This is the first decision in Canada to recognize that all Indigenous peoples have a constitutionally protected right to pursue their economic development as part of their right to self-determination. As Justice Bourque pointed out, without this right, Indigenous societies would be threatened because they would be deprived of the opportunity to prosper. According to Justice Bourque, a myriad of other rights essential to the continuity of Indigenous societies in Canada also depends on a group’s ability and right to pursue its economic development, such as the right to develop an education system or the right to develop independent Indigenous media. The acknowledgment that Indigenous peoples enjoy such a right, as other people do, is also reflected in Justice Bourque’s oft-stated desire to achieve reconciliation with Indigenous peoples.



Unsurprisingly, given the innovative nature of this decision and how many questions have been raised within the legal community following its publication, the judgment is now being appealed.

In an upcoming bulletin, our team will consider Justice Bourque’s analysis in R. v. Montour of the treaty rights asserted by the Accused-Applicants.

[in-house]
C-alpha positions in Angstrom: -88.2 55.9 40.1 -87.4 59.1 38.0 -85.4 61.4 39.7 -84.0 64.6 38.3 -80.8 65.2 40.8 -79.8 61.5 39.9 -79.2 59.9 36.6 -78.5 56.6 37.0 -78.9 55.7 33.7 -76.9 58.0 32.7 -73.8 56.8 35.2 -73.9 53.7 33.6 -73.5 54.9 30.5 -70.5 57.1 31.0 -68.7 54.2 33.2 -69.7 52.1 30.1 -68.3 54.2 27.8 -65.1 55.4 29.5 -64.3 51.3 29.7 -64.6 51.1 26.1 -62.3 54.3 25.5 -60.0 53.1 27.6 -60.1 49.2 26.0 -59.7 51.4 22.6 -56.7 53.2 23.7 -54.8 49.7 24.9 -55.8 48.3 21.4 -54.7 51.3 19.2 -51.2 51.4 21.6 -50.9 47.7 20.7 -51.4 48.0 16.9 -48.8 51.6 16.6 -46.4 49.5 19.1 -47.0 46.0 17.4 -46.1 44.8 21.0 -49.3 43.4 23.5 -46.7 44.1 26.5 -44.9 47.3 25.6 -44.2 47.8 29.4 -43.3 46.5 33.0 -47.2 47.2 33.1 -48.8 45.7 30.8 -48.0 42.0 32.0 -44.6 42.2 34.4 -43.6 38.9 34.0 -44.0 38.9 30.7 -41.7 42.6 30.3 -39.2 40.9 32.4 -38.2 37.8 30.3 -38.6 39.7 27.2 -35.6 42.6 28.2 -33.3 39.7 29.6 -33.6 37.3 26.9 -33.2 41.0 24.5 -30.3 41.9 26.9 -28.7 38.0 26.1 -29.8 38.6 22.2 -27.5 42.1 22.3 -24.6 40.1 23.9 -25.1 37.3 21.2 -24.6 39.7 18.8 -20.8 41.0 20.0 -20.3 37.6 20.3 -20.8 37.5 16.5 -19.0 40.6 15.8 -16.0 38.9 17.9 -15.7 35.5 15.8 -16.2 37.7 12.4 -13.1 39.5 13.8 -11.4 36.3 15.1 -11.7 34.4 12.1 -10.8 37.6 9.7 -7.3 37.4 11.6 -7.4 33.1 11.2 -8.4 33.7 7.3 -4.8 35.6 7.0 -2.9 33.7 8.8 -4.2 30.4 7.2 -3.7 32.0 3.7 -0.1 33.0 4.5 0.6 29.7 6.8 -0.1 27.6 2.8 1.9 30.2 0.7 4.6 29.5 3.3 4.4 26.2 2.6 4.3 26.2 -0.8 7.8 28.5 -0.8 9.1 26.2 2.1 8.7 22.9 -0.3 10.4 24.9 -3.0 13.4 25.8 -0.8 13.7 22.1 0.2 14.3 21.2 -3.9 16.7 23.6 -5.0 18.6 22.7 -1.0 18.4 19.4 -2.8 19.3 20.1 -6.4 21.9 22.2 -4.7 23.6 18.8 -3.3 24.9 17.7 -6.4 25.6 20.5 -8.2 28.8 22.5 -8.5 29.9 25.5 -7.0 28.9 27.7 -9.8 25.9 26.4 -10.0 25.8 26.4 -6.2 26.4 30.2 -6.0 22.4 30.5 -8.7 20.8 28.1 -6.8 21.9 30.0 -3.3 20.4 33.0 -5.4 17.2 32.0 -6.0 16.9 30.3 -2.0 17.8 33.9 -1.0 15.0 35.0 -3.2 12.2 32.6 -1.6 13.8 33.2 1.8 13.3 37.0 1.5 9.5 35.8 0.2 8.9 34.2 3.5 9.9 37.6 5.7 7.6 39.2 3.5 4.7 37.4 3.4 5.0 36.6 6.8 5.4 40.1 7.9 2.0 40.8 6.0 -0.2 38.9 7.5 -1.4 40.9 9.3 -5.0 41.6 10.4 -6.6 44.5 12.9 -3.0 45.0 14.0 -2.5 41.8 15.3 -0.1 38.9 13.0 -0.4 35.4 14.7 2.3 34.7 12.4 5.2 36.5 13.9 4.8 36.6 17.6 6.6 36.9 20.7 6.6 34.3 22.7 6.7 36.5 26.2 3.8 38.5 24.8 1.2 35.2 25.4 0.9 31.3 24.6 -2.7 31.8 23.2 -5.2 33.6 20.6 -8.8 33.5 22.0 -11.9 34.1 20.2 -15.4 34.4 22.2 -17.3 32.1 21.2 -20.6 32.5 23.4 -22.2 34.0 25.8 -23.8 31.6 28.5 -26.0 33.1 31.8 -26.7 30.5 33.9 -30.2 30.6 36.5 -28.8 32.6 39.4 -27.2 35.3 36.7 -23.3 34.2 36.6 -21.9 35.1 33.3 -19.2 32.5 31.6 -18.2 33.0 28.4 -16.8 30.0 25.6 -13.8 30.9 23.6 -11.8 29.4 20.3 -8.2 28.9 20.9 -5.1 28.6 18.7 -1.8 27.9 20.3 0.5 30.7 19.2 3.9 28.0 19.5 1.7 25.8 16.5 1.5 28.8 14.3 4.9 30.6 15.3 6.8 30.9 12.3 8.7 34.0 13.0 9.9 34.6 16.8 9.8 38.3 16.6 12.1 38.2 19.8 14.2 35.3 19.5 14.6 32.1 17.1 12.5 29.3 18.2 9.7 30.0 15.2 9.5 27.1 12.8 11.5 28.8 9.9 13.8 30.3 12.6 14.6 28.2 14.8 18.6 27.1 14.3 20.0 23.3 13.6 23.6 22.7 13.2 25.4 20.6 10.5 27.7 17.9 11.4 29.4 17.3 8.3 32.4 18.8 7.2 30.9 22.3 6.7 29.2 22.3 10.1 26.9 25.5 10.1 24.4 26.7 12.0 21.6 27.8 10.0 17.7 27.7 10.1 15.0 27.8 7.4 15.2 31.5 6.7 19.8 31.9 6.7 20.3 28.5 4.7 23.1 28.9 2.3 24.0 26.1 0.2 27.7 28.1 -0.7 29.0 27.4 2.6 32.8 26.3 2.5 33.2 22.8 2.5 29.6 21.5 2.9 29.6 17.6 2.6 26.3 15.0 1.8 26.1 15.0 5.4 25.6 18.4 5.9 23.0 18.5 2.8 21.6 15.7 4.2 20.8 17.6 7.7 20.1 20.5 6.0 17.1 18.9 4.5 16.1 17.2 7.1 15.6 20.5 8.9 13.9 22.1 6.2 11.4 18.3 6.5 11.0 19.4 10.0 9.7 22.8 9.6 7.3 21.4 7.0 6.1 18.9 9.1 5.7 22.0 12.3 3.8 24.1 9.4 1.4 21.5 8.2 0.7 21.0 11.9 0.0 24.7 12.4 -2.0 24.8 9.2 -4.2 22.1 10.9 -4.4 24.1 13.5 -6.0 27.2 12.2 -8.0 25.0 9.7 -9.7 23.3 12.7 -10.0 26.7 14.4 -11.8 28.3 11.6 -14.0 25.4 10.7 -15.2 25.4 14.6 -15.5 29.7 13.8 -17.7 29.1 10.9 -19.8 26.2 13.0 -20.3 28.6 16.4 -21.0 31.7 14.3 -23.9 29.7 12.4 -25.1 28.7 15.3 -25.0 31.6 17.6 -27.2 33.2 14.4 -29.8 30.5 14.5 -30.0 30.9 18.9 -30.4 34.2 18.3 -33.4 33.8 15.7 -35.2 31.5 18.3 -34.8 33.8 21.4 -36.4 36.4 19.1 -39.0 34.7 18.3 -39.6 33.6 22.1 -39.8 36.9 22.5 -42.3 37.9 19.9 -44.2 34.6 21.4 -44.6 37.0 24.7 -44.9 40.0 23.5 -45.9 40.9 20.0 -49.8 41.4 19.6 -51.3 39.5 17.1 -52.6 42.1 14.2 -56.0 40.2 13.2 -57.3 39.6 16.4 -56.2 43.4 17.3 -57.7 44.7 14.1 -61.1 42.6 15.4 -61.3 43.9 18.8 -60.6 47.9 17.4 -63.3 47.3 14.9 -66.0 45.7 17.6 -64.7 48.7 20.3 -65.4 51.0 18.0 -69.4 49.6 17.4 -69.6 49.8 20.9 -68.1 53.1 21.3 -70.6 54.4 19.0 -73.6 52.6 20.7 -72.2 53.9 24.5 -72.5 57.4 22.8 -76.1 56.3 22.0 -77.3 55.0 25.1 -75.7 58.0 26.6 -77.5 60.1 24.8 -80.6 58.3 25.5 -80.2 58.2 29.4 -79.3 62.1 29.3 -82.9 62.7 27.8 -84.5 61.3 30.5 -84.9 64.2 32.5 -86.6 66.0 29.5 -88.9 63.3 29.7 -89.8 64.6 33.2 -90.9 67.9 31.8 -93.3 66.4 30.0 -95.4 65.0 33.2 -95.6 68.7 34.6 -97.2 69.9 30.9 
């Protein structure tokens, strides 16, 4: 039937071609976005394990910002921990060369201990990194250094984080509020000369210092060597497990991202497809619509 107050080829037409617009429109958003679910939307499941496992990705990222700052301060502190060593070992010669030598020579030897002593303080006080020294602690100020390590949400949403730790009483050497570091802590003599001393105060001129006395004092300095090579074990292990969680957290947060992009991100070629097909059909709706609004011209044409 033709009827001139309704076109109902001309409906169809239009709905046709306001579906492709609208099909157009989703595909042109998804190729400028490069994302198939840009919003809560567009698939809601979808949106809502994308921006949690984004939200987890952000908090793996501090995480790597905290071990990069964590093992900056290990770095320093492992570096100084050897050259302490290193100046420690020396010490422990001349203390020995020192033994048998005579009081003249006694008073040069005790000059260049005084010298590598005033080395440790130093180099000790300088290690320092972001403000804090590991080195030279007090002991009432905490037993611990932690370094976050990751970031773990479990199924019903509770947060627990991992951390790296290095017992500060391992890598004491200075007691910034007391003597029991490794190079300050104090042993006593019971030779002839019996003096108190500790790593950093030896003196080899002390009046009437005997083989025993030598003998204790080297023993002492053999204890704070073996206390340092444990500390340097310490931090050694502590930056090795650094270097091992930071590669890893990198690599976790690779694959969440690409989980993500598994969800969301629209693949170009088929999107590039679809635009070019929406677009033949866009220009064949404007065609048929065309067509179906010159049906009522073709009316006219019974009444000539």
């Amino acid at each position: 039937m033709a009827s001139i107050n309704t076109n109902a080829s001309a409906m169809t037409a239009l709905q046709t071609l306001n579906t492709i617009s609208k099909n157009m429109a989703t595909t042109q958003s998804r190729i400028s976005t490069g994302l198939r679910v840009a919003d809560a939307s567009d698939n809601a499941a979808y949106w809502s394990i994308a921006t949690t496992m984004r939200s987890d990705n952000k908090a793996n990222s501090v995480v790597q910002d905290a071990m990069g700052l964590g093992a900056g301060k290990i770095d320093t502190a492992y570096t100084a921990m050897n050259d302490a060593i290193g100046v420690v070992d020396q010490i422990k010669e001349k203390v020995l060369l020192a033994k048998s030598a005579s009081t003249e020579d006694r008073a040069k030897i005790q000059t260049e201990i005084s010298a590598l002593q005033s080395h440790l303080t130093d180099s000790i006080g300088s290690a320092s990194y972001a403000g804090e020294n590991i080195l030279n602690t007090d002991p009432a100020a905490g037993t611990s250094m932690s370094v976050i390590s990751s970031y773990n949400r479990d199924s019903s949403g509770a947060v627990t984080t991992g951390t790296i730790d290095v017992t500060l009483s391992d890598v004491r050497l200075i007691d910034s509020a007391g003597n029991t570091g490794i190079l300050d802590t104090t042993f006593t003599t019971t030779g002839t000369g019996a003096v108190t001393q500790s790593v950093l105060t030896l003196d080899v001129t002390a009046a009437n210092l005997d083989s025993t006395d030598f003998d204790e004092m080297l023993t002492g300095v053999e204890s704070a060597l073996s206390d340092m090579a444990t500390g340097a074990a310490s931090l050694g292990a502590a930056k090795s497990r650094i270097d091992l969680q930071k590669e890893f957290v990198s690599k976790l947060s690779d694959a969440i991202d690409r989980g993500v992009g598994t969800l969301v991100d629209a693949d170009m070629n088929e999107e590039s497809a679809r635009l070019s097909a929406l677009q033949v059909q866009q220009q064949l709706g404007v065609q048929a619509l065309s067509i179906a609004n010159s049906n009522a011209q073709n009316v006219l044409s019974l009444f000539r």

1 SC 2002, c. 22.
2 Schedule B, Canada Act, 1982 (UK) 1982, c. 11.
3 The Haudenosaunee are the great Iroquois family made up of six nations: Mohawk, Oneida, Onondaga, Cayuga, Seneca and Tuscarora.
4 See in particular Renvoi à la Cour d’appel du Québec relatif à la Loi concernant les enfants, les jeunes et les familles des Premières Nations, 2022 QCCA 185 (appeal as of right to the SCC, 14-03-2022, no. 40061), Westley v. Alberta, 2022 ABKB 713 and AltaLink Management Ltd. v. Alberta (Utilities Commission), 2021 ABCA 342.
5 Renvoi C-92, 2022 QCCA 185 (appeal as of right to the SCC, 14-03-2022, no. 40061).
6 2023 QCSC 4154, para 1178.
7 The Van der Peet test is a three-part process used to determine: i) the exact nature of the Aboriginal right being claimed; ii) whether the applicant established the existence of the pre-contact practice, tradition or custom in question and whether it formed an integral part of the society’s distinctive culture prior to contact with Europeans; and iii) whether the contemporary right being claimed is manifestly linked to the pre-contact practice and whether it may be reasonably considered an extension thereof.
8 See Canada (Attorney General) v. Bedford, 2013 SCC 72, Carter v. Canada (Attorney General), 2015 SCC 5 and R. v. Comeau, 2018 SCC 15.